The Good, Bad & Ugly Hot Fuzz
Hot Fuzz

Harris Publications has had the pleasure of putting together and publishing GLOCK Autopistols magazine since 1995. In 2005, gun writer and Hollywood jack of all trades John Fasano proposed writing an article examining the wide use of GLOCK handguns in TV shows and movies. John, a prominent producer, director and screenwriter, certainly knew the subject matter, as the resulting article, “Lights, Camera, GLOCKs,” showed. Thorough, detailed and, most of all, fun, John’s piece, like a lot of his screen work, was a hit; and like a hit film it had its sequels—in every issue since we’ve gladly published John’s Hollywood roundups, to the delight of handgun and screen buffs alike.

RELATED: Remembering John Fasano

John Fasano died in his sleep Saturday evening, July 19. He was 52. John contributed ably to a number of Harris titles, not just GLOCK Autopistols; but probably no piece of his is as beloved as his work on Hollywood GLOCKs. In honor of John, we present here all 10, as well as his fascinating piece, published in the 2014 issue, on the Hollywood armorers who provide GLOCK pistols for the big and small screen. Luckily (if that’s the word to use on so sad an occasion), what you’re about to read isn’t, or won’t be, the sum total of John’s GLOCK work. Sitting in the Harris vaults is his contribution to the upcoming 2015 issue, which hits newsstands in January. We’ve read it, and we can tell you: It’s good.

1. The Good, Bad & Ugly (2005)

Hollywood has a love/hate relationship with firearms. Movie people love what guns can do: look good on posters next to the star’s face, blow up cars with one well-placed shot, and clean up messy plot holes with big climactic shootout scenes. At the same time, with a few notable exceptions like John Milius, Michael Mann and the guys who make South Park, most of the people who make these action movies hate guns. Never shot one. Don’t want to. Wish they’d “all go away” so there wouldn’t be any more crime or killing.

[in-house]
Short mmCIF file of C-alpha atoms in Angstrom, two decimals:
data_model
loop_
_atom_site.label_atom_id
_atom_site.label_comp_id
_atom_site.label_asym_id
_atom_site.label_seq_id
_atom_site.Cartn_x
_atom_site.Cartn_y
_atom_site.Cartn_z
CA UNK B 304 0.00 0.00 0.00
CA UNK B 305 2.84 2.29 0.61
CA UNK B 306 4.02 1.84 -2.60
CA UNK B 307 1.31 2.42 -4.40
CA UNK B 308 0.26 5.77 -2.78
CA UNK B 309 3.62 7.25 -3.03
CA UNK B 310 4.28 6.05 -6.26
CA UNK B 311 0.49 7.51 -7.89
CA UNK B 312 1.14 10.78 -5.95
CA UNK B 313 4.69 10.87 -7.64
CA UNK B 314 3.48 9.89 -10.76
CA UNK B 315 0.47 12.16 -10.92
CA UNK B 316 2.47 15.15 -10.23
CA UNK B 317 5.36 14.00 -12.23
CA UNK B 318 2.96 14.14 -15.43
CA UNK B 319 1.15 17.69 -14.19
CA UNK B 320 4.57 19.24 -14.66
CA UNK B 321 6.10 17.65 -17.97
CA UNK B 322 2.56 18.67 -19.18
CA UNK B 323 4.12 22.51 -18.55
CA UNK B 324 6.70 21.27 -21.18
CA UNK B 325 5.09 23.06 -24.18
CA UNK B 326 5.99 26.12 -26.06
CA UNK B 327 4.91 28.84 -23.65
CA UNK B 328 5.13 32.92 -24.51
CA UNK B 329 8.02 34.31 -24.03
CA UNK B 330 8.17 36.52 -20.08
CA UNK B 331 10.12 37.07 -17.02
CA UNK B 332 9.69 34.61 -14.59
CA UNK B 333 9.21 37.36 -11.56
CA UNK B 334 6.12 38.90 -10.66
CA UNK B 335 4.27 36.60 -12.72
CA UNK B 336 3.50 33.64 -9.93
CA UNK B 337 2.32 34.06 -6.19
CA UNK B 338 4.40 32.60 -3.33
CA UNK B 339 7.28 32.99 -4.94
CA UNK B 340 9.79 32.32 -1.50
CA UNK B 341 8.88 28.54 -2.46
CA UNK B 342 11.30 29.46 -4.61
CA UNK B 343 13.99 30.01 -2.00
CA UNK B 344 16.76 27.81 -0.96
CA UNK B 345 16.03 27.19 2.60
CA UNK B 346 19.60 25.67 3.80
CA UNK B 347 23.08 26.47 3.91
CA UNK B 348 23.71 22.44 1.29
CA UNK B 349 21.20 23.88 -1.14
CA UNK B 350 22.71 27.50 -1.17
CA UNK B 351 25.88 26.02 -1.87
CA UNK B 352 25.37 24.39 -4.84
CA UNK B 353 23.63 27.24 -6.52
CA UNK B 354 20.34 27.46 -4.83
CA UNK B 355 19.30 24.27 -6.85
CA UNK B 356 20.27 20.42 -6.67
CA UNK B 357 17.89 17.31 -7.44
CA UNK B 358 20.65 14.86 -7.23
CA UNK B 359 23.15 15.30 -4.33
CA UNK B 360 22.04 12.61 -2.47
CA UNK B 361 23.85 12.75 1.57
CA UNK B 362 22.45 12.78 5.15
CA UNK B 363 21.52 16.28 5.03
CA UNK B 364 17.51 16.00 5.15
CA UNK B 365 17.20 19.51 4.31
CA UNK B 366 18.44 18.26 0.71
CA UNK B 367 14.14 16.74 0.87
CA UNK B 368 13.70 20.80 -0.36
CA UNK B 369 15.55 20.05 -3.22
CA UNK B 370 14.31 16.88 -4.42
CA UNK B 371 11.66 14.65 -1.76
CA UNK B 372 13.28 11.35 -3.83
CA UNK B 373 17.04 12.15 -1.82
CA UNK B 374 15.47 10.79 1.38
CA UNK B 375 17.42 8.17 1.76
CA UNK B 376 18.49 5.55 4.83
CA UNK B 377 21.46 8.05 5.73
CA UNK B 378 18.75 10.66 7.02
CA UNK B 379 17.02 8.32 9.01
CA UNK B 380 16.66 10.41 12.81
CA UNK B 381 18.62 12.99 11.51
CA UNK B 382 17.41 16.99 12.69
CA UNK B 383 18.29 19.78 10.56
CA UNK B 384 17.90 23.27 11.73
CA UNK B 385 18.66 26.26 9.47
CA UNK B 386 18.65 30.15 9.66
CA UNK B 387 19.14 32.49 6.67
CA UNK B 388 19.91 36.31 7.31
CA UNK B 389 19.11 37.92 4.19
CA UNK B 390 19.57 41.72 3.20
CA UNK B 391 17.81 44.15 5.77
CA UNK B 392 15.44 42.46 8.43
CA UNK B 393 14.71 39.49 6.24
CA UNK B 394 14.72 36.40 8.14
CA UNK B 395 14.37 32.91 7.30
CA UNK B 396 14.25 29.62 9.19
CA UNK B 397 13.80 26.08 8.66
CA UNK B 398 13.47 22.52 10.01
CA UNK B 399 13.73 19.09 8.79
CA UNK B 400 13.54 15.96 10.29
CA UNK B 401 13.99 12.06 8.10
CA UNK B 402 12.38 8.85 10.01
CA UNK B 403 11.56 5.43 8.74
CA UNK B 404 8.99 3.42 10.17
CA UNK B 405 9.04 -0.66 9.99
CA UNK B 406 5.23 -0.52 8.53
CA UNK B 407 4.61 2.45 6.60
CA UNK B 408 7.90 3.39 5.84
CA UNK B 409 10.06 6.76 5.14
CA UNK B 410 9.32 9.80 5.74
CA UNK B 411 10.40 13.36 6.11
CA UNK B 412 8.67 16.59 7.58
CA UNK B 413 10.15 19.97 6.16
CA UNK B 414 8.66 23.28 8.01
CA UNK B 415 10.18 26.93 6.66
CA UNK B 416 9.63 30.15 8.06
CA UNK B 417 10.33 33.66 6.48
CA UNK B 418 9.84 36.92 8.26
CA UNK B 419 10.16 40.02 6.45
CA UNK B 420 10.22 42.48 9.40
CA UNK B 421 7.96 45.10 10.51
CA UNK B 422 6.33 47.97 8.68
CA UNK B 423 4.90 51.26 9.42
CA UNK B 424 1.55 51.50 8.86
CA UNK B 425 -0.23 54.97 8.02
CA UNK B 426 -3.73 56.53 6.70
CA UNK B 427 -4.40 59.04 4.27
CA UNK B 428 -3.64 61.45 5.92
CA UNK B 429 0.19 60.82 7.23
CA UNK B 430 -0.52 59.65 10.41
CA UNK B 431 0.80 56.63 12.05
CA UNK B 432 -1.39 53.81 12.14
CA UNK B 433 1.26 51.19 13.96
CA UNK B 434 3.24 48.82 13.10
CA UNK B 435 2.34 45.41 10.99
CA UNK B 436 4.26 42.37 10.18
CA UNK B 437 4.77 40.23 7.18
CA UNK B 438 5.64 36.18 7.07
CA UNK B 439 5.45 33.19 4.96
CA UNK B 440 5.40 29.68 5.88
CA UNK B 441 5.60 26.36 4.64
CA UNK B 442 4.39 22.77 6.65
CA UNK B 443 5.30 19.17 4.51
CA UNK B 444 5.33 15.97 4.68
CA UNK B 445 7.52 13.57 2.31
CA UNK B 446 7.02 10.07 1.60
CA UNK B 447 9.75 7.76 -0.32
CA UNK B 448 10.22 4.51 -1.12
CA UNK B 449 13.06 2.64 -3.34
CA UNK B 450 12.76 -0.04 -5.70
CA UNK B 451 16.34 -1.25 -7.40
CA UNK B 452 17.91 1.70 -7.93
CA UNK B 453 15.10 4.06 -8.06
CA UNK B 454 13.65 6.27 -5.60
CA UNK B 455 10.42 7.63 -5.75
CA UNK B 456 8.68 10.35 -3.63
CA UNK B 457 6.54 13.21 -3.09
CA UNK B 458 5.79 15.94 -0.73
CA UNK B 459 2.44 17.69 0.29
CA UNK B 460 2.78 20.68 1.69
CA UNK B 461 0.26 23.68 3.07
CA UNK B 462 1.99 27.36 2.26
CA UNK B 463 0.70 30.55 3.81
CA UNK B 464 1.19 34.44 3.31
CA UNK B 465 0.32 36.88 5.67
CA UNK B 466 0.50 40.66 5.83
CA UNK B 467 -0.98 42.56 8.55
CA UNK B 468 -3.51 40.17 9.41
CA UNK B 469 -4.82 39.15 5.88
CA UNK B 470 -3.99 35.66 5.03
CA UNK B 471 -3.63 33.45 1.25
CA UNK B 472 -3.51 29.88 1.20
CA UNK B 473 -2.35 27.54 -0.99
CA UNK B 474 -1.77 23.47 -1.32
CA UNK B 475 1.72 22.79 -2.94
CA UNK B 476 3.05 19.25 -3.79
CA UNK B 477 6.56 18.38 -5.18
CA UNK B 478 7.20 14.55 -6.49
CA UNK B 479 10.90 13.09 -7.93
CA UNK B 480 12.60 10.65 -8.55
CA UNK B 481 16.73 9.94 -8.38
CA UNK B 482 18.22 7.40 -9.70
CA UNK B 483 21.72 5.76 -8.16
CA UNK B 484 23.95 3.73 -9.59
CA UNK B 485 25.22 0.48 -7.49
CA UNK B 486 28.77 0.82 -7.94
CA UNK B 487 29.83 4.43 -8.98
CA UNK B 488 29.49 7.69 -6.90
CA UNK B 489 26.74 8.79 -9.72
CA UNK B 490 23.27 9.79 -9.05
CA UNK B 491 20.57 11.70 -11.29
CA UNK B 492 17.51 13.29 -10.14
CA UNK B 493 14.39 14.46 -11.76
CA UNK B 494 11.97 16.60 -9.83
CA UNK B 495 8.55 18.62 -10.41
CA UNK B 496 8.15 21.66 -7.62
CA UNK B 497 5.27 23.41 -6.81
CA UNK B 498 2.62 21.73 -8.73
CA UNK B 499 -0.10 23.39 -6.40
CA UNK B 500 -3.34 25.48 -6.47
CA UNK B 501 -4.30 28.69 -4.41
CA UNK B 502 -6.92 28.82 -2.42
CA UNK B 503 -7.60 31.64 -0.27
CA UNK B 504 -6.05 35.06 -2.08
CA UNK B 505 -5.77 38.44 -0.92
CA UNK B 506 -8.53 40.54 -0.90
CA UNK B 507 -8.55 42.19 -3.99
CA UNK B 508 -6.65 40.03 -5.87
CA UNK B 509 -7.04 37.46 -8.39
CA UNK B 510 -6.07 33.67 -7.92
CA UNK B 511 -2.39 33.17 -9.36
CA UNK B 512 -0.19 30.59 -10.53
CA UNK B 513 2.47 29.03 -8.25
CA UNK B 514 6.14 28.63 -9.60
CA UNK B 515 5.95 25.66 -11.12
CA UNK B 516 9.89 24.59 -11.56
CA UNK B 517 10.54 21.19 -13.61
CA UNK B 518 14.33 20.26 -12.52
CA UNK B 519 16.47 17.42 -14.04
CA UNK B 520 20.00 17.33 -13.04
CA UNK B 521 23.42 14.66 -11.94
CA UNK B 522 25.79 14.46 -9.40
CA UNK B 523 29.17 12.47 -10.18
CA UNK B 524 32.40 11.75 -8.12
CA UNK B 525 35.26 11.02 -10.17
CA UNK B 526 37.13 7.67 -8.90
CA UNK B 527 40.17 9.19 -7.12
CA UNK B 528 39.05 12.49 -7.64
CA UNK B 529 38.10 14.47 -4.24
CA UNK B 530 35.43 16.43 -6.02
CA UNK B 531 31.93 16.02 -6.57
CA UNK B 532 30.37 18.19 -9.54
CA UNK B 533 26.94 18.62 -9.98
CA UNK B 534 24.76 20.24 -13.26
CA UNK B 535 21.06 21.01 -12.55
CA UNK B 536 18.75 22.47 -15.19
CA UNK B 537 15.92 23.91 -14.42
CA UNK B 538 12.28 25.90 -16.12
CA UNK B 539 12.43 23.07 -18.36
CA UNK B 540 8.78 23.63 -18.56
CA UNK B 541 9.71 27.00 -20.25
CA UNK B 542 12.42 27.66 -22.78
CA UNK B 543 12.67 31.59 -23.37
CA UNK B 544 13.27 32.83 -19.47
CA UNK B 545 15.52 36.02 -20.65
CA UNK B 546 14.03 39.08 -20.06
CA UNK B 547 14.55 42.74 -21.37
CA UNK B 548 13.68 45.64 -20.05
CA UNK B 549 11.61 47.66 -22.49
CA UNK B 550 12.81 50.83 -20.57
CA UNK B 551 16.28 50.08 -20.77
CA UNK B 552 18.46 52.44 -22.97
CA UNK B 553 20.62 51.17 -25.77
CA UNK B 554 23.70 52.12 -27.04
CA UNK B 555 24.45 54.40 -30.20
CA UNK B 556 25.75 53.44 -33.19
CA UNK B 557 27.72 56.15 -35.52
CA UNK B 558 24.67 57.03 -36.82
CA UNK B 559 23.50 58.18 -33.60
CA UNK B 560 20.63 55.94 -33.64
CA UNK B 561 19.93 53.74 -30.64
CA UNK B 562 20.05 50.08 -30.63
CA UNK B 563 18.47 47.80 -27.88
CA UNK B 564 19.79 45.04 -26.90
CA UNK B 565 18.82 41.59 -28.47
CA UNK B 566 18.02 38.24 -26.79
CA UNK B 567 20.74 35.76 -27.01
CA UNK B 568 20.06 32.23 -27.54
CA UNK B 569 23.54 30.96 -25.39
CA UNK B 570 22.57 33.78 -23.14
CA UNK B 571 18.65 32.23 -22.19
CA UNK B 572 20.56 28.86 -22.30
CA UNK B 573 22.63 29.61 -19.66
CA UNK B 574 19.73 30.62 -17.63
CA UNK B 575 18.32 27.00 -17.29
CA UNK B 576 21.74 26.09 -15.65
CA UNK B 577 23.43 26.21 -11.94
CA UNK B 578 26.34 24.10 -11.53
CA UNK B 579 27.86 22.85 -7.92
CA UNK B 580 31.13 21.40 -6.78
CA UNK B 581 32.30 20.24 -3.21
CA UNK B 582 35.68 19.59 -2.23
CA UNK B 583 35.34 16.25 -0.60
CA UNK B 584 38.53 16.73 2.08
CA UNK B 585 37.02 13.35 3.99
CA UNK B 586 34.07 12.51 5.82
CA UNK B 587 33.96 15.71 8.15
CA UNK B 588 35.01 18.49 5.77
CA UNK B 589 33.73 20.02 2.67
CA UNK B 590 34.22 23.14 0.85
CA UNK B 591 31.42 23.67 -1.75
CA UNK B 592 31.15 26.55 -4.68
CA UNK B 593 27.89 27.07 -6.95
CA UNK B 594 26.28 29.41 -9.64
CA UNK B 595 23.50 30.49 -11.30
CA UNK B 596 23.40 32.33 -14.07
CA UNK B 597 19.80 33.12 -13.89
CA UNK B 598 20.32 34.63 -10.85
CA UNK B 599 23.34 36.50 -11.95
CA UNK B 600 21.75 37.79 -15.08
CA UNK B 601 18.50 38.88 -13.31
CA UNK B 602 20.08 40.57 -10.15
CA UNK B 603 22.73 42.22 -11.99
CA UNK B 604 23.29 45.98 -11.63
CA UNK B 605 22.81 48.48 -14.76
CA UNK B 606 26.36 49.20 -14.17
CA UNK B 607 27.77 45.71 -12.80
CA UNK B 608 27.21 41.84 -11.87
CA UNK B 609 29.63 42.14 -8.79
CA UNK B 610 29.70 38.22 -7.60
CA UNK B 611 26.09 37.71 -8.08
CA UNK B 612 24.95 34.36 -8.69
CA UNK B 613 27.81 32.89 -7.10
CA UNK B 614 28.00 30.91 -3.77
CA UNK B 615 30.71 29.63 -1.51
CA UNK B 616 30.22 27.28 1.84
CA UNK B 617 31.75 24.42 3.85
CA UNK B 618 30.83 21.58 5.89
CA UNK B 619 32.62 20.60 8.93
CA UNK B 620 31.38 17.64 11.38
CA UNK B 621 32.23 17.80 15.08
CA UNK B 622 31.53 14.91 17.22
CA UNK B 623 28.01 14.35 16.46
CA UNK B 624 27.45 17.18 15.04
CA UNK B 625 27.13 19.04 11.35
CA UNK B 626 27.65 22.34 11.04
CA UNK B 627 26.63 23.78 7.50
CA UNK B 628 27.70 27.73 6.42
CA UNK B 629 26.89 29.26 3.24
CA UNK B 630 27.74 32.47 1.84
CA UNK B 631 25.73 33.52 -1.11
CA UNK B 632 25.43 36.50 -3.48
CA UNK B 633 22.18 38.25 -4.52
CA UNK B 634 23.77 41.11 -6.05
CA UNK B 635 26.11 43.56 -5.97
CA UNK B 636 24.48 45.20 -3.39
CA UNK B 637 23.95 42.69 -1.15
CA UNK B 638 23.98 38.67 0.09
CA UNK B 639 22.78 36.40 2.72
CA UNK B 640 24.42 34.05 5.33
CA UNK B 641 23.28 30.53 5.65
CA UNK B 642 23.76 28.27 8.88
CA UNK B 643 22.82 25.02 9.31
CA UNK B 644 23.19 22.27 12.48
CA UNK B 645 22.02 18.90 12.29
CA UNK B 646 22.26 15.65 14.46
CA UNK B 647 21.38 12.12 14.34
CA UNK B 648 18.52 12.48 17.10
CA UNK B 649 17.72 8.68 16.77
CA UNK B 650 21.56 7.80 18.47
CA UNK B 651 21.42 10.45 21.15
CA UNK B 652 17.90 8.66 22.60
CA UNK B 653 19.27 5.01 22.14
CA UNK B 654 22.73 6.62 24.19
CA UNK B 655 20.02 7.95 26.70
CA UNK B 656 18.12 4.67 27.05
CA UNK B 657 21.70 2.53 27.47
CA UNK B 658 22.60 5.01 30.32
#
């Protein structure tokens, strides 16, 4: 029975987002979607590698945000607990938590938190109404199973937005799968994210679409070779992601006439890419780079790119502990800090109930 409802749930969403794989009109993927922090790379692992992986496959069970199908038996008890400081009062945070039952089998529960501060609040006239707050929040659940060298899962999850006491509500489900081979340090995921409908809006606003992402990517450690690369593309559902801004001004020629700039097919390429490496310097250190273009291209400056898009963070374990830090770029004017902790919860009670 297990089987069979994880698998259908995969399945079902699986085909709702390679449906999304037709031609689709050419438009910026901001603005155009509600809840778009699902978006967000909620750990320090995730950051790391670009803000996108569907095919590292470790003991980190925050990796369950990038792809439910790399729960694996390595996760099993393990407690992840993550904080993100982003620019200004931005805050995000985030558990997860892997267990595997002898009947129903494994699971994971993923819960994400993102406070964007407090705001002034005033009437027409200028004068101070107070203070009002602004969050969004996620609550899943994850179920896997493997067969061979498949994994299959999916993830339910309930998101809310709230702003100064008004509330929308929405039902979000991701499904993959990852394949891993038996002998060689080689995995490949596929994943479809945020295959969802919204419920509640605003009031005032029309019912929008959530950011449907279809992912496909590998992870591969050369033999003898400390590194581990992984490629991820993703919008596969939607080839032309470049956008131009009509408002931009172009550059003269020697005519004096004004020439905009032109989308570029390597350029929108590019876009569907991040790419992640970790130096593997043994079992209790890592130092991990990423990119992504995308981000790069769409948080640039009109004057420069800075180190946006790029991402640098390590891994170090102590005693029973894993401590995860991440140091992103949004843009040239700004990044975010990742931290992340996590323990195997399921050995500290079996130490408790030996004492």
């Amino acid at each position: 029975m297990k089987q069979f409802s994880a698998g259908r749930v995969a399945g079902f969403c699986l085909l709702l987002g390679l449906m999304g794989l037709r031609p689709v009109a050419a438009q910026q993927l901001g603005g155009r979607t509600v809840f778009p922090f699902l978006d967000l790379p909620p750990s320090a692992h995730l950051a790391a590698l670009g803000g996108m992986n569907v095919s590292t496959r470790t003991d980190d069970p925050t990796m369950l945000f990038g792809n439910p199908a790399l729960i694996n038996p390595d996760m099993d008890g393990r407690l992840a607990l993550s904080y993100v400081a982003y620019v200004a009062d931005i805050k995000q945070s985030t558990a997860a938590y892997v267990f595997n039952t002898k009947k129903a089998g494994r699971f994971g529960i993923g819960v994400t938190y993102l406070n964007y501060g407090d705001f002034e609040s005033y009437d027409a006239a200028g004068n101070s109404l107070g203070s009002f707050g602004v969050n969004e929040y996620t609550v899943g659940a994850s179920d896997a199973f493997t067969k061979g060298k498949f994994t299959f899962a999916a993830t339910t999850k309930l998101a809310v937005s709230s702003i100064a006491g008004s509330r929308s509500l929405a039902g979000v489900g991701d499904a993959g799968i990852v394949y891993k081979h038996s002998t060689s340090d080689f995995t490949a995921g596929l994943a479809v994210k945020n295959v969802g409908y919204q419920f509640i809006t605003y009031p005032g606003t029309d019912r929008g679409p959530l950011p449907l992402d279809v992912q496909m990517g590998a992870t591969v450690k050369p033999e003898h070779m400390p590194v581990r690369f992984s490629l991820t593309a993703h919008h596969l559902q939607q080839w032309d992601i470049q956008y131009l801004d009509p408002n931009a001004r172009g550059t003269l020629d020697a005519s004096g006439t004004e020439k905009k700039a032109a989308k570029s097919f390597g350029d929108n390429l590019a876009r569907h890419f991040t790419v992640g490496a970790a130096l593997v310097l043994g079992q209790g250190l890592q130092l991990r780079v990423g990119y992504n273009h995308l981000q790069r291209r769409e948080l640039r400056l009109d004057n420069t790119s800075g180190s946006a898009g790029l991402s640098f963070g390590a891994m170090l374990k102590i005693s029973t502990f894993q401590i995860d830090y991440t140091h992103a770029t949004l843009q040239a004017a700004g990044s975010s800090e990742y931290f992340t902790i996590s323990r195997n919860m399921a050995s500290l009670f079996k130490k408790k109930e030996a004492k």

We have to keep that conflict in mind when we go to the picture show to see the latest Hollywood shoot ’em up. While many on the cast and crew are gun people, the higher ups aren’t, and the kind of firearms mistakes movies get slammed for come from the top. In future issues we’ll look at some of these gun misfires and examine where they came from.

Read the full article:  “The Good, Bad & Ugly” via

2. TV Superstar (2006)

I love Law & Order. Oh, I love a land with law and order, but I was talking about the television drama that has been on for 16 seasons now. The Dick Wolf-produced show, which in its current incarnation stars real-life ex-Chicago cop turned actor Dennis Farina (replacing the late Jerry Orbach), and the ever cantankerous Sam Waterston as the “law” and the “order” respectively, is one of the many cop shows that takes place in, and is actually shot in New York City.

CSI New YorkNYPD Blue and a host of other shows whose action takes place in the Big Apple highlight one of the city’s police forces most famous attributes: the GLOCK Pistol. Standard issue to the NYPD for more than a decade now, the GLOCK autopistol figures prominently in every cop show that is set in and around Manhattan.

We’re talking about dozens of shows, and many hundreds of GLOCKs and their stand-ins working every day, 22 shooting weeks a year.

Read the full article:  “TV Superstar” via

3. GLOCK: The Superstar (2007)

Sometimes a product is so outstanding and has such an effect on society and the world, that it becomes an icon — the symbol for an entire class of products.